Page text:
• In this March 12, 2016 file photo, actor Bob Odenkirk attends the 33rd Annual Paleyfest: "Better Call Saul" in Los Angeles. Odenkirk has a book deal to write essays about his life and comic journey. Random House announced Wednesday, Aug. 24, that the still-untitled book will explore  Odenkirk’s career working at Chicago’s Second City to writing and acting on “Saturday Night Live,” “Late Night with Conan O'Brien,” “Mr. Show,” “Breaking Bad” and “Better Call Saul.” (Photo by Richard Shotwell/Invision/AP, File)

    Bob Odenkirk to write a book of essays about his life

    NEW YORK (AP) — “Better Call Saul” star Bob Odenkirk has nabbed a book deal to write essays about his life and comic journey.

  • In this Aug. 18, 2016 photo, Henry Winkler poses for a portrait at his home in Los Angeles. Winkler stars with George Foreman, Terry Bradshaw and William Shatner in "Better Late Than Never," a four-episode reality series documenting their 35-day trip  through Japan, Korea, Hong Kong and Thailand. (Photo by Chris Pizzello/Invision/AP)

    Henry Winkler bonds with icons in new show, dreams of Tony

    LOS ANGELES (AP) — During an hour-long chat at his Los Angeles home, Henry Winkler does impressions of George Foreman, Terry Bradshaw and William Shatner (his co-stars in the new NBC reality series “Better Late Than Never”), walks like a ninja who suddenly sports jazz hands, and improvises a scene as the intolerant acting coach he plays in a new HBO comedy.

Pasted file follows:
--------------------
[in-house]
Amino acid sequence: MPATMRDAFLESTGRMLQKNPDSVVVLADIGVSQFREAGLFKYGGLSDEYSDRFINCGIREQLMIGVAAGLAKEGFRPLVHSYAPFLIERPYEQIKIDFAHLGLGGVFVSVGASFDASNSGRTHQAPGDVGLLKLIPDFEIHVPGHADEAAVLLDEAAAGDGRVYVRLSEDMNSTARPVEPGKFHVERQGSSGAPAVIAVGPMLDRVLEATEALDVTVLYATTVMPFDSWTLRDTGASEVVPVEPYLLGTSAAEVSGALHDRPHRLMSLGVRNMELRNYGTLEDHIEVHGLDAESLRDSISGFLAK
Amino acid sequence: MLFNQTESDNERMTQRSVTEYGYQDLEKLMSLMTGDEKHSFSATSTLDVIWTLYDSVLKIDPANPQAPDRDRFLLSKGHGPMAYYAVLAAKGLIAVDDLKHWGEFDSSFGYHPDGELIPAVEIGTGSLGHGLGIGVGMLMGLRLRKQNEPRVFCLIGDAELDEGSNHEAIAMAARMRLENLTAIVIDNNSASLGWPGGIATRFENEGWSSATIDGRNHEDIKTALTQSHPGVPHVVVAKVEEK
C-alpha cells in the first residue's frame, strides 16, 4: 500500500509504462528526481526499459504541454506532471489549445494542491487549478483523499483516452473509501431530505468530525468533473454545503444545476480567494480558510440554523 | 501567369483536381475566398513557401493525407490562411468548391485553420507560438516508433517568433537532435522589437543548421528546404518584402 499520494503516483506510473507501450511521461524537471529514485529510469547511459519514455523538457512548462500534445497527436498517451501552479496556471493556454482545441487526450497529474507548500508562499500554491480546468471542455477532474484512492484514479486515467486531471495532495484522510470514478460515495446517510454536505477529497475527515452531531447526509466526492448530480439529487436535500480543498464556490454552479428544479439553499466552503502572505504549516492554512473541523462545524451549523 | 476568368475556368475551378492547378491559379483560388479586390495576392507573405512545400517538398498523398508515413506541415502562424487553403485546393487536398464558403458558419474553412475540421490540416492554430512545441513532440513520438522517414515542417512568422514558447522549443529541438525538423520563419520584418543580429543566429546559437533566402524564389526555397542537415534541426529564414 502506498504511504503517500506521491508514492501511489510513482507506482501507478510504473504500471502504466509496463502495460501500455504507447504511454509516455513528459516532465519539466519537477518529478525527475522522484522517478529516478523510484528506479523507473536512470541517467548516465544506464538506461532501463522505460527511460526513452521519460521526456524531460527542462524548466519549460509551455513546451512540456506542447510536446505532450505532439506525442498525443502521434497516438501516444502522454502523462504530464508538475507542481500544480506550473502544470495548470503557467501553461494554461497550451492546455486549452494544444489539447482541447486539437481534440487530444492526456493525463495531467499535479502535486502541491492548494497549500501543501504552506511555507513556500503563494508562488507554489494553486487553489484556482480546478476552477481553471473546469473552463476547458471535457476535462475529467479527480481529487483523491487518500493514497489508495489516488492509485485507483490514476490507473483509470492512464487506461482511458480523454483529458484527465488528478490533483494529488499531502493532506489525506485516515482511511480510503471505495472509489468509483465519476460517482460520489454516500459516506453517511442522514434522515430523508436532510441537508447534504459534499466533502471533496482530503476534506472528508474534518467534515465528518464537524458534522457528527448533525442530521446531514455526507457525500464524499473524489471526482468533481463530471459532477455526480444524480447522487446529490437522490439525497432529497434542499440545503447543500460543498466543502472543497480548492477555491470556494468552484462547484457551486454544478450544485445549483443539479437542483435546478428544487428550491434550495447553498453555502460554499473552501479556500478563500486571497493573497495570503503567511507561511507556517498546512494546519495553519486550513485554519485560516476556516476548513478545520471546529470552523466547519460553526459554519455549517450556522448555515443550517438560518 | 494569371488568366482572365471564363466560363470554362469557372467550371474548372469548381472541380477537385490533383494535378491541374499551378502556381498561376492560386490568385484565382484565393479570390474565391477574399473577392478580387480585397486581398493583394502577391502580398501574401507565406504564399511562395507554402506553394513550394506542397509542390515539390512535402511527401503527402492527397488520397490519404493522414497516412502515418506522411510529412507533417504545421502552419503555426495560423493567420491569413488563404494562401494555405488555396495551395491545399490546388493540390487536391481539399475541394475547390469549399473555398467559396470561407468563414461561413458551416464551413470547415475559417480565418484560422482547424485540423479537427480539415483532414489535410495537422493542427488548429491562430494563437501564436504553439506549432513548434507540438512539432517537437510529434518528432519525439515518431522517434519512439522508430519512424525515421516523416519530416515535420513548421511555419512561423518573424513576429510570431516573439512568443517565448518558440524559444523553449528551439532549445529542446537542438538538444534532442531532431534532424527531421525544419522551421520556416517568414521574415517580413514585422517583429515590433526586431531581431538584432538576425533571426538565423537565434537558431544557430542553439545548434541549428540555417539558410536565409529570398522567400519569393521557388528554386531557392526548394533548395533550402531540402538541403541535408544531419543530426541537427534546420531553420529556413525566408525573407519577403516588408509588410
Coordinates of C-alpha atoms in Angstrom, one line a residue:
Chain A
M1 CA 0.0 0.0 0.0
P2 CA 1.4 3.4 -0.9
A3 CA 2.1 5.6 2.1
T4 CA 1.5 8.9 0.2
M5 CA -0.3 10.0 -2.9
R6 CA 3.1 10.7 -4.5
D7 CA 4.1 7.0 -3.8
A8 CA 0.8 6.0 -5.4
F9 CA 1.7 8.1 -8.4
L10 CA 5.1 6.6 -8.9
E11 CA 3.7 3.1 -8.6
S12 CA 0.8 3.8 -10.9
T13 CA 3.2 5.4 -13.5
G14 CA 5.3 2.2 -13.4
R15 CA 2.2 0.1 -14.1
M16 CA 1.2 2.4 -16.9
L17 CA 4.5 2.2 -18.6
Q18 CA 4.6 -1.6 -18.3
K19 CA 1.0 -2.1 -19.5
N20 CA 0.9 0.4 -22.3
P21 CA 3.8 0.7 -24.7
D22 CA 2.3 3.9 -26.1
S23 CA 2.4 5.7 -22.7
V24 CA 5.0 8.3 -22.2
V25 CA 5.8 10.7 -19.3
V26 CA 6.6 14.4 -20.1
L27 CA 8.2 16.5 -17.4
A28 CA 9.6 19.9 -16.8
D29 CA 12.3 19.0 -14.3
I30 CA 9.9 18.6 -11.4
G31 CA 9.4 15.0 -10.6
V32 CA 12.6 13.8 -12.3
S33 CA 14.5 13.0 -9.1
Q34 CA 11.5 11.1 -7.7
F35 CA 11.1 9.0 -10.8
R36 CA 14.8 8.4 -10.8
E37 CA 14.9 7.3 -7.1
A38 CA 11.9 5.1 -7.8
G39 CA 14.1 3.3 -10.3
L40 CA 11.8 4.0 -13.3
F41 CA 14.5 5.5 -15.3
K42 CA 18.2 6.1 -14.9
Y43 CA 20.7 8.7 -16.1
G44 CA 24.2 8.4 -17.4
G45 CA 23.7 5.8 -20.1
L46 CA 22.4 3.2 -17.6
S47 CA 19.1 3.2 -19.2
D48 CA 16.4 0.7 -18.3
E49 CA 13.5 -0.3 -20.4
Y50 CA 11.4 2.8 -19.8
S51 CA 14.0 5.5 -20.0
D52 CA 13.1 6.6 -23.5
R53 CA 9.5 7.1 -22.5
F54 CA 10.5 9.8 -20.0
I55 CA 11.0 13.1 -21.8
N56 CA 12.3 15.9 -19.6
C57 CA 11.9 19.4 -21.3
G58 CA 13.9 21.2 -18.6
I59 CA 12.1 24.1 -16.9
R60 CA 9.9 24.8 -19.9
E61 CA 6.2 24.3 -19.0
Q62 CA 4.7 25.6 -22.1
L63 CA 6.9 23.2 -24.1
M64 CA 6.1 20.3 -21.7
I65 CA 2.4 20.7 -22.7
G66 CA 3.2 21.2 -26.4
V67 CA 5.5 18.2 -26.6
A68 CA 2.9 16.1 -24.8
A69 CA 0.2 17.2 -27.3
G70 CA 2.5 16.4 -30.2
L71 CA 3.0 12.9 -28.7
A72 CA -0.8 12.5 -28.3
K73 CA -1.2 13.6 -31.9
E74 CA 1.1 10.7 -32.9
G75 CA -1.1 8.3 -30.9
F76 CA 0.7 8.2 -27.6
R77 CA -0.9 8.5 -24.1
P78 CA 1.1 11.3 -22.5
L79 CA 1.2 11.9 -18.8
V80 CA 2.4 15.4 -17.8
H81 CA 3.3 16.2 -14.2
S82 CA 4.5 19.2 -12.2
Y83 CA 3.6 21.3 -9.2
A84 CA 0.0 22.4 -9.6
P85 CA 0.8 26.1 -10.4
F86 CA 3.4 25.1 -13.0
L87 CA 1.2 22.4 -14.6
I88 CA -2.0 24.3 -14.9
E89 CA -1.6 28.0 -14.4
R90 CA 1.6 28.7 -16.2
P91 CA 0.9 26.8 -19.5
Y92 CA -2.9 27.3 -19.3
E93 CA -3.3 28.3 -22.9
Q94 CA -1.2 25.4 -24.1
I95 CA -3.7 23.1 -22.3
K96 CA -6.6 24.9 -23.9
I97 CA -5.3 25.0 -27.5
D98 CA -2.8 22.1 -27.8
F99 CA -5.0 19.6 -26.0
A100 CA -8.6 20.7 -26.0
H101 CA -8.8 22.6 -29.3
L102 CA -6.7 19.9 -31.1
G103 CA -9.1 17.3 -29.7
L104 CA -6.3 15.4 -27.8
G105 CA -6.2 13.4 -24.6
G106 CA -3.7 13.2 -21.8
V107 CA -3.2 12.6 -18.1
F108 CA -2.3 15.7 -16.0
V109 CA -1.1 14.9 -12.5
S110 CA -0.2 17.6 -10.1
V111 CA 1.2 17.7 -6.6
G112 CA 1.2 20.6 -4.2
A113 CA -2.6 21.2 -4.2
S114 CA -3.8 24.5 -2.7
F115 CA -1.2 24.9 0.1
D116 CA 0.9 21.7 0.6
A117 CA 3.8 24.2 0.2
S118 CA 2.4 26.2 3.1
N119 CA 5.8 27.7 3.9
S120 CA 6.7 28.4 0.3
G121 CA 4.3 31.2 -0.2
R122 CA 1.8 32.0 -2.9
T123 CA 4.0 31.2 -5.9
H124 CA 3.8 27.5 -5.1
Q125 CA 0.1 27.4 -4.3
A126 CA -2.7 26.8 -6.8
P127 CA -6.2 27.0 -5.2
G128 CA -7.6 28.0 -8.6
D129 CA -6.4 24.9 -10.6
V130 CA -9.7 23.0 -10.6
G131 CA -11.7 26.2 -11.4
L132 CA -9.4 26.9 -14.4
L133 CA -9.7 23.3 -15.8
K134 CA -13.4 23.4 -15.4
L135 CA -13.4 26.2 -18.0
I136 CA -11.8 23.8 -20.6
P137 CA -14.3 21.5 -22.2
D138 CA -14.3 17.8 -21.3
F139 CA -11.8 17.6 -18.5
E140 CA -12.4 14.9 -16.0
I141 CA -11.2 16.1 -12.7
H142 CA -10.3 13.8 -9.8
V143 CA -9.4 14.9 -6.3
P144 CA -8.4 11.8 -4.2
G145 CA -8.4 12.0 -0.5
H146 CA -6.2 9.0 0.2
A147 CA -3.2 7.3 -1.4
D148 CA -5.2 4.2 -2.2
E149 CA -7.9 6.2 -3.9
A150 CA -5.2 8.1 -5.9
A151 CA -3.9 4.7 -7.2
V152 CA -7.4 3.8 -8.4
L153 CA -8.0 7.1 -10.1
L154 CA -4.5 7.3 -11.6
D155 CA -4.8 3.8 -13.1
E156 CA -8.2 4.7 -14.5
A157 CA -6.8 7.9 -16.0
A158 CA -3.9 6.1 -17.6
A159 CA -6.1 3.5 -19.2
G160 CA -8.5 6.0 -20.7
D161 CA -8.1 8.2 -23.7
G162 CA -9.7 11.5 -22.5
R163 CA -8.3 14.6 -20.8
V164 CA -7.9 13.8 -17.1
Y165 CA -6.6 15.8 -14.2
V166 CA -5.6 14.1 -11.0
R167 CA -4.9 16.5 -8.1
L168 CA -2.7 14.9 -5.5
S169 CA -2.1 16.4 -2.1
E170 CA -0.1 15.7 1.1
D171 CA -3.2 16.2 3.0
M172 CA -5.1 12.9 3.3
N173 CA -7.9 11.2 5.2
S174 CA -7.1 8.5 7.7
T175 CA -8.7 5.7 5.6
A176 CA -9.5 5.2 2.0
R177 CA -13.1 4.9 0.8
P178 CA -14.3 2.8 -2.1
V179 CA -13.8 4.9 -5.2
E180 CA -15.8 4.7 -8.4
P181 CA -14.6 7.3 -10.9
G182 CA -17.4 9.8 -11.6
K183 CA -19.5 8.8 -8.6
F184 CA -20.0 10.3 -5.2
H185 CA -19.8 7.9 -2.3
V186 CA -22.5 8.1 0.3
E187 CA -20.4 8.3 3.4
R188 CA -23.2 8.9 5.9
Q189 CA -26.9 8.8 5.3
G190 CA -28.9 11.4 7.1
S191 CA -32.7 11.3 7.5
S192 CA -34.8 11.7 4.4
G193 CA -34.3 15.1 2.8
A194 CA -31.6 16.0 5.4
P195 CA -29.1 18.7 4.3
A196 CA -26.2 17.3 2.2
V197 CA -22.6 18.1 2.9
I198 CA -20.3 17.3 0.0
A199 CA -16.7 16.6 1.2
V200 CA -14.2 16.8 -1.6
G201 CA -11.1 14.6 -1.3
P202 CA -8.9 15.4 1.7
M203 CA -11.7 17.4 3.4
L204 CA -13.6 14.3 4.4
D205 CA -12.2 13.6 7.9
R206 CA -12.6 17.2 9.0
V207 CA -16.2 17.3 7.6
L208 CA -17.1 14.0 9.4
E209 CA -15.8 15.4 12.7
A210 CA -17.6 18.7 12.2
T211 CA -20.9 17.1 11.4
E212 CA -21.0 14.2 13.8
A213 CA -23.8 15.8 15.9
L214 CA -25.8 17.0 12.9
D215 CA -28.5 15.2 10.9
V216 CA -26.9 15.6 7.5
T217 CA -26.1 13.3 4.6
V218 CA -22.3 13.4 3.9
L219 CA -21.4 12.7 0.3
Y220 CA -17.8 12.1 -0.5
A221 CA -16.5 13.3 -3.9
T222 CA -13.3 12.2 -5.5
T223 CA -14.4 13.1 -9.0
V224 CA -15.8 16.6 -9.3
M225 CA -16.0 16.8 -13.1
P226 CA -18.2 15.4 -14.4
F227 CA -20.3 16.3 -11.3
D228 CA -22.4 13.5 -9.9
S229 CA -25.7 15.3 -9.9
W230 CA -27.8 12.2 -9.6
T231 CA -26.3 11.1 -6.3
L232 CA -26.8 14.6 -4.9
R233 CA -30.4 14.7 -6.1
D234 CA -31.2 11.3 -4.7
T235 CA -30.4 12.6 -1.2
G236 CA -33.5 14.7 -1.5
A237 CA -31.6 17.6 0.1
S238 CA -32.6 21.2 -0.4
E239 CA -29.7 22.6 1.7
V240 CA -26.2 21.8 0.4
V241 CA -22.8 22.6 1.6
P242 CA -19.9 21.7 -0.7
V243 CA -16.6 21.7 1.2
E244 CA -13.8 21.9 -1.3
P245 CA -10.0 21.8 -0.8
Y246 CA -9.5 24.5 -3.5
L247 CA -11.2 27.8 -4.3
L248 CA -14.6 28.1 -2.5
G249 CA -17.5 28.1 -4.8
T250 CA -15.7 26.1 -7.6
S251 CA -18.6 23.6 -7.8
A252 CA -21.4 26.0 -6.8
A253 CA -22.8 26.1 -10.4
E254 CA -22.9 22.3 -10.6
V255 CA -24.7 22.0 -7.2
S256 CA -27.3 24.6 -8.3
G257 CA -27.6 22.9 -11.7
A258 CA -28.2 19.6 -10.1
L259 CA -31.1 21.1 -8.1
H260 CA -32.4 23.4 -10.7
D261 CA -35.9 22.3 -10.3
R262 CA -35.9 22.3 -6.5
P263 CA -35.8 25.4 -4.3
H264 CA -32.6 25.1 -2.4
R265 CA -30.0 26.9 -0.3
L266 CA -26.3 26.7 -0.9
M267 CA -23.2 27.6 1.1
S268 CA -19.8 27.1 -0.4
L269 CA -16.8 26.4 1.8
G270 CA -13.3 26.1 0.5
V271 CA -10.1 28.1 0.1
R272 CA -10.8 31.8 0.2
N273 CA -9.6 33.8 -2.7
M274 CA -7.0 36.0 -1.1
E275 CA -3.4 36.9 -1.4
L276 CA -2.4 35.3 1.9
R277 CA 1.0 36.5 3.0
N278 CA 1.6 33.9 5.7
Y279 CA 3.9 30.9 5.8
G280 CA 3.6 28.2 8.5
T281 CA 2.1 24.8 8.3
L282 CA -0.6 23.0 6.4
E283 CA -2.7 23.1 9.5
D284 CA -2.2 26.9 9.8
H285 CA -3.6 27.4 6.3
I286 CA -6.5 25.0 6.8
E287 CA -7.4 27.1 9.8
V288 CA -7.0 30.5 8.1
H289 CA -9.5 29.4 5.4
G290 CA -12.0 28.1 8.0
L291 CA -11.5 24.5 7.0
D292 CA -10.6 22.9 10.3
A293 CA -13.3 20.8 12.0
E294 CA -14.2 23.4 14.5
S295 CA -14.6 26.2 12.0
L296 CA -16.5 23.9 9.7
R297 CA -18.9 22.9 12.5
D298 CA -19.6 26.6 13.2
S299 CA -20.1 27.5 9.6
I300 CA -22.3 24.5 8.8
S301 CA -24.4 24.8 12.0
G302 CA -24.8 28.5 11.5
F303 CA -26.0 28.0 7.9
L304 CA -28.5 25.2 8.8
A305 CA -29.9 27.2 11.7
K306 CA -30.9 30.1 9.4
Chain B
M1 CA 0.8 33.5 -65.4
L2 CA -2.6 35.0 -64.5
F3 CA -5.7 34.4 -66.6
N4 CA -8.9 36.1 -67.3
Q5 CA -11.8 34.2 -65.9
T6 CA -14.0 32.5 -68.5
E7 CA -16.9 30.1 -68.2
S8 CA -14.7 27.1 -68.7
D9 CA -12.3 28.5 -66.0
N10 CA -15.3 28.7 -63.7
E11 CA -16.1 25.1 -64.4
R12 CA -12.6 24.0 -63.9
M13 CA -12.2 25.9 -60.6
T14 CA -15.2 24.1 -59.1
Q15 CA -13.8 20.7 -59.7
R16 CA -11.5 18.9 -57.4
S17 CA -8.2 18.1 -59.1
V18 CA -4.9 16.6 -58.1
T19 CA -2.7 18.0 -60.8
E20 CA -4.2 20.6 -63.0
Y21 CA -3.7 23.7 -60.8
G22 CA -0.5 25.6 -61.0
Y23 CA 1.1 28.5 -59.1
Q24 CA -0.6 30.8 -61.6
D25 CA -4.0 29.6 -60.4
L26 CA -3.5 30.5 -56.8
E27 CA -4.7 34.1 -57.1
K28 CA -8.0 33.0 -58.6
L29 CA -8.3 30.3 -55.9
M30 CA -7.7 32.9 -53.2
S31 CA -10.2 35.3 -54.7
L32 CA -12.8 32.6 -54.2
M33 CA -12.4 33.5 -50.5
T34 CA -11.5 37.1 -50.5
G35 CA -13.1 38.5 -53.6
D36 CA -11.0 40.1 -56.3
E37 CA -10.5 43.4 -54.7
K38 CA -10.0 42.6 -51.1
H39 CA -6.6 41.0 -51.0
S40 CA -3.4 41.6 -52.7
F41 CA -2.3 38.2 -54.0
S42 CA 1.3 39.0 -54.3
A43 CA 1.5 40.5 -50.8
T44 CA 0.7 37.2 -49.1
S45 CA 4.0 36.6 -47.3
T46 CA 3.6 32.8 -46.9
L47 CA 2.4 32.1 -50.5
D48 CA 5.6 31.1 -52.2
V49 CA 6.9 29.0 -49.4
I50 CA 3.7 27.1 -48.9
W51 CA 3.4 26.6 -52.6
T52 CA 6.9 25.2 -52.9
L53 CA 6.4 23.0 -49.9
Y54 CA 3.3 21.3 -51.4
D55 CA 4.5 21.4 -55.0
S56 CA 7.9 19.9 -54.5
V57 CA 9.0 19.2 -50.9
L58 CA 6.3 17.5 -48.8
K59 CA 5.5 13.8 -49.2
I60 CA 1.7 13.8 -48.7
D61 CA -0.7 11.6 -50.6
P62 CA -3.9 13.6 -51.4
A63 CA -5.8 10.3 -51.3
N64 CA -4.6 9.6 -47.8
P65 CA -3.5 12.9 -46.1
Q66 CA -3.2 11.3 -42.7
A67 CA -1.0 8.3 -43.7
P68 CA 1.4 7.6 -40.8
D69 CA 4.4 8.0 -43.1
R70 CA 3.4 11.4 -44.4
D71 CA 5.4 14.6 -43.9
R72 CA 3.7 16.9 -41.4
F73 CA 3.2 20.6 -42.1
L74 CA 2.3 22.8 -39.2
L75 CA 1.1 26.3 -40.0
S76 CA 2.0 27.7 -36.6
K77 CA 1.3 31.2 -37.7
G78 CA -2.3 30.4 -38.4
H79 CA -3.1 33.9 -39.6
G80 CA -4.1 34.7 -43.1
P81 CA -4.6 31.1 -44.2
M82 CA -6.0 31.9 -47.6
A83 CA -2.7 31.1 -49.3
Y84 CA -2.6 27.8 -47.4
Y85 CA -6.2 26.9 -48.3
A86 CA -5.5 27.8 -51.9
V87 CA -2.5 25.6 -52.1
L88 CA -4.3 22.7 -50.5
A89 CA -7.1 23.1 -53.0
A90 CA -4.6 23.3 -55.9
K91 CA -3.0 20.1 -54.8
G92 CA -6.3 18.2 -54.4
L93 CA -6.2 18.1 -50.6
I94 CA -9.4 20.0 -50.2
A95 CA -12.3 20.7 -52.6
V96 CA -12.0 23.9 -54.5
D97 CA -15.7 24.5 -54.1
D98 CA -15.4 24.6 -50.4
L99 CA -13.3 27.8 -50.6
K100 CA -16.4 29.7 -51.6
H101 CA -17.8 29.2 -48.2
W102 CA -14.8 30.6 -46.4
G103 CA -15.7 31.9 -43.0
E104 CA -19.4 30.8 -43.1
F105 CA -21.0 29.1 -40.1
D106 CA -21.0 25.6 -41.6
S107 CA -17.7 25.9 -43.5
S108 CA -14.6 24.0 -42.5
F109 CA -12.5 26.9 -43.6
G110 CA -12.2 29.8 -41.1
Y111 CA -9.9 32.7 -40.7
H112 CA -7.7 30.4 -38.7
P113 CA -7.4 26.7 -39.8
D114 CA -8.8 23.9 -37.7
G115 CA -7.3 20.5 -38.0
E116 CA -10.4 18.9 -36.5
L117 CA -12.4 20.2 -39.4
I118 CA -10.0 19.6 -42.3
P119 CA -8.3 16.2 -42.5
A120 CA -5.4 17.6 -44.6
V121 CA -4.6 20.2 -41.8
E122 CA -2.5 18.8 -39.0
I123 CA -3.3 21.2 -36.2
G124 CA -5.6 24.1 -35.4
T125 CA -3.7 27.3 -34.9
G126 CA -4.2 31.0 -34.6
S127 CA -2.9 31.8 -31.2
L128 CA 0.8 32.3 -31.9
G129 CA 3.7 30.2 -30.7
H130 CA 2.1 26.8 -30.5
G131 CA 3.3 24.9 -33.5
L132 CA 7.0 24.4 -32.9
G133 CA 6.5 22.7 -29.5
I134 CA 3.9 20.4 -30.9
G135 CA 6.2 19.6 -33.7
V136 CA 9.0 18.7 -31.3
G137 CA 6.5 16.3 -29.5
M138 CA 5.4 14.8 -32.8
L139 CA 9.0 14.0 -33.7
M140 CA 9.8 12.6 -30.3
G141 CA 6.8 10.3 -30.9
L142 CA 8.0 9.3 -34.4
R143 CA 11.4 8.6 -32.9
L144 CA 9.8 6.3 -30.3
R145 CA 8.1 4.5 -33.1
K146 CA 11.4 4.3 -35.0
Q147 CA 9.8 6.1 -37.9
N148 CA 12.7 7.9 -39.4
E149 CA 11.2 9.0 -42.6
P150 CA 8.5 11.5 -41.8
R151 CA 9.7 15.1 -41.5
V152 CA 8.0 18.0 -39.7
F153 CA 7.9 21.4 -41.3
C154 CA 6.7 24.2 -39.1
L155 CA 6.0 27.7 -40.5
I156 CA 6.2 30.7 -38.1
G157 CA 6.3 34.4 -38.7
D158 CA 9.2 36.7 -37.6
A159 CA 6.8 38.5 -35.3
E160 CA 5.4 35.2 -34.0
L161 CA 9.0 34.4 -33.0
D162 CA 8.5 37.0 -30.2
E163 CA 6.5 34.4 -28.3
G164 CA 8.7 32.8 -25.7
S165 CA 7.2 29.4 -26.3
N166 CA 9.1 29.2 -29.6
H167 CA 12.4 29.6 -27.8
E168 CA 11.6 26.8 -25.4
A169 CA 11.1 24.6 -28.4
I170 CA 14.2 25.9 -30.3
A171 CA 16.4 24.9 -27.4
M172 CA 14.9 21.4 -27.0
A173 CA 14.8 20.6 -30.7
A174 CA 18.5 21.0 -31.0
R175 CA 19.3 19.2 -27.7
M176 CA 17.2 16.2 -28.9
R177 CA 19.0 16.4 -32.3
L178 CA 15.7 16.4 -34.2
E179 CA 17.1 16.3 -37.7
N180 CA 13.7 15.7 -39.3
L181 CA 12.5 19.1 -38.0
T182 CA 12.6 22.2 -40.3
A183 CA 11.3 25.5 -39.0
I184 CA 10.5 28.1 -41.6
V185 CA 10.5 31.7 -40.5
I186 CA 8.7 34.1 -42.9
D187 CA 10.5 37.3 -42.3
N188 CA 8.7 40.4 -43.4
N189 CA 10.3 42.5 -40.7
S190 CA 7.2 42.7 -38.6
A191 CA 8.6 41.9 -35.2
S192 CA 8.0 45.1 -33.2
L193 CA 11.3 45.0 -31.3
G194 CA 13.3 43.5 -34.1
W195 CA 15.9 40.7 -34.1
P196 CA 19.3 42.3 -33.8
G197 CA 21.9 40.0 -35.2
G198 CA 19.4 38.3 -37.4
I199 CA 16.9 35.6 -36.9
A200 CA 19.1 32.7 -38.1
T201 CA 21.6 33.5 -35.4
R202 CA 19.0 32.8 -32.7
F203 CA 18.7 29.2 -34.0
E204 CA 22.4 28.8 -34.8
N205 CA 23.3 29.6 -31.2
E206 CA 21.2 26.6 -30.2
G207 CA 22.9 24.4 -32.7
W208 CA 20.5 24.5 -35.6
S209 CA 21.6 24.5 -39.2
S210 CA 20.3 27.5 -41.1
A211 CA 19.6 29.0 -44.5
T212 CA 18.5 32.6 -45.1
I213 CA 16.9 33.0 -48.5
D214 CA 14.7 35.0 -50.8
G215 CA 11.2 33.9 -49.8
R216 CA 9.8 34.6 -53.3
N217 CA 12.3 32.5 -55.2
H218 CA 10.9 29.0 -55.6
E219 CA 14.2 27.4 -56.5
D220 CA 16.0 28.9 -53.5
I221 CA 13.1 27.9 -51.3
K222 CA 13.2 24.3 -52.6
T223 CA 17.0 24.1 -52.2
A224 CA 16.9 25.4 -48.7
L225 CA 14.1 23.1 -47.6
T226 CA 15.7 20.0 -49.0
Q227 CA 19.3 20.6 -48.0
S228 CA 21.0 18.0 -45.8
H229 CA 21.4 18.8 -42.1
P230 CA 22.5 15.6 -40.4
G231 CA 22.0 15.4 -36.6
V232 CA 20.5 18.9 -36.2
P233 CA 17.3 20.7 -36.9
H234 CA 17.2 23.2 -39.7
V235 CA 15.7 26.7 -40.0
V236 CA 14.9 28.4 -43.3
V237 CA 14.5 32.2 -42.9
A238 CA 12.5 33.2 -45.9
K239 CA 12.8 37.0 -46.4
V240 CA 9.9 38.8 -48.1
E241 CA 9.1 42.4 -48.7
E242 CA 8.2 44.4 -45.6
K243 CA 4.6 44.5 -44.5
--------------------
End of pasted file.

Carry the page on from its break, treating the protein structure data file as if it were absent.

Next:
• In this Sunday, Aug. 21, 2016, file photo, Japanese Prime Minister Shinzo Abe appears as the Nintendo game character Super Mario during the closing ceremony at the 2016 Summer Olympics in Rio de Janeiro, Brazil. Abe's brief but show-stopping appearance as Super Mario offered a glimpse at Tokyo's plans for the 2020 games. (Yu Nakajima/Kyodo News via AP, File)

    AP Explains: Super Mario’s global appeal

    NEW YORK (AP) — Take that, Pokemon. On Sunday, the Japanese prime minister turned up at the Olympics closing ceremonies to promote the 2020 Tokyo games dressed up as Mario , the eponymous hero of the popular video game series created in 1985.

  • In this Sunday, Aug. 21, 2016, file photo, Japanese Prime Minister Shinzo Abe appears as the Nintendo game character Super Mario during the closing ceremony at the 2016 Summer Olympics in Rio de Janeiro, Brazil. Abe's brief but show-stopping appearance as Super Mario offered a glimpse at Tokyo's plans for the 2020 games. (Yu Nakajima/Kyodo News via AP, File)

    AP Explains: Super Mario’s global appeal

    NEW YORK (AP) — Take that, Pokemon. On Sunday, the Japanese prime minister turned up at the Olympics closing ceremonies to promote the 2020 Tokyo games dressed up as Mario , the eponymous hero of the popular video game series created in 1985.